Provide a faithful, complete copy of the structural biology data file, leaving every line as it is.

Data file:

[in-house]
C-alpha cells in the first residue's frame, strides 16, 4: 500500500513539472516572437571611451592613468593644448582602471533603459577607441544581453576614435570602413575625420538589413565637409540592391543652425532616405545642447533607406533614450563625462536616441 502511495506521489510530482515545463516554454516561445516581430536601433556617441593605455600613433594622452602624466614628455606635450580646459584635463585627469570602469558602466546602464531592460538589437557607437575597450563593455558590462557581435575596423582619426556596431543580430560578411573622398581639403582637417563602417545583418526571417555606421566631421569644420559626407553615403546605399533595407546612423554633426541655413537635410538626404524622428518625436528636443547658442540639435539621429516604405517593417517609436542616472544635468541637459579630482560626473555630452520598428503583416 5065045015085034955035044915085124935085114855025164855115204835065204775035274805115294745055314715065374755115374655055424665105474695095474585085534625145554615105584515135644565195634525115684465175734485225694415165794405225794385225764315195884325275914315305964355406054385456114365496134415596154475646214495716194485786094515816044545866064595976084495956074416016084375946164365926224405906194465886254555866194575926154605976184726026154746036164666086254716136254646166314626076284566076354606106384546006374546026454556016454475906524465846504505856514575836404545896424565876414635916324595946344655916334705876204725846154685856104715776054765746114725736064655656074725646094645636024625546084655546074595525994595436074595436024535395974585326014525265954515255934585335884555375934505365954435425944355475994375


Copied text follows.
[in-house]
C-alpha cells in the first residue's frame, strides 16, 4: 500500500513539472516572437571611451592613468593644448582602471533603459577607441544581453576614435570602413575625420538589413565637409540592391543652425532616405545642447533607406533614450563625462536616441 502511495506521489510530482515545463516554454516561445516581430536601433556617441593605455600613433594622452602624466614628455606635450580646459584635463585627469570602469558602466546602464531592460538589437557607437575597450563593455558590462557581435575596423582619426556596431543580430560578411573622398581639403582637417563602417545583418526571417555606421566631421569644420559626407553615403546605399533595407546612423554633426541655413537635410538626404524622428518625436528636443547658442540639435539621429516604405517593417517609436542616472544635468541637459579630482560626473555630452520598428503583416 5065045015085034955035044915085124935085114855025164855115204835065204775035274805115294745055314715065374755115374655055424665105474695095474585085534625145554615105584515135644565195634525115684465175734485225694415165794405225794385225764315195884325275914315305964355406054385456114365496134415596154475646214495716194485786094515816044545866064595976084495956074416016084375946164365926224405906194465886254555866194575926154605976184726026154746036164666086254716136254646166314626076284566076354606106384546006374546026454556016454475906524465846504505856514575836404545896424565876414635916324595946344655916334705876204725846154685856104715776054765746114725736064655656074725646094645636024625546084655546074595525994595436074595436024535395974585326014525265954515255934585335884555375934505365954435425944355475994375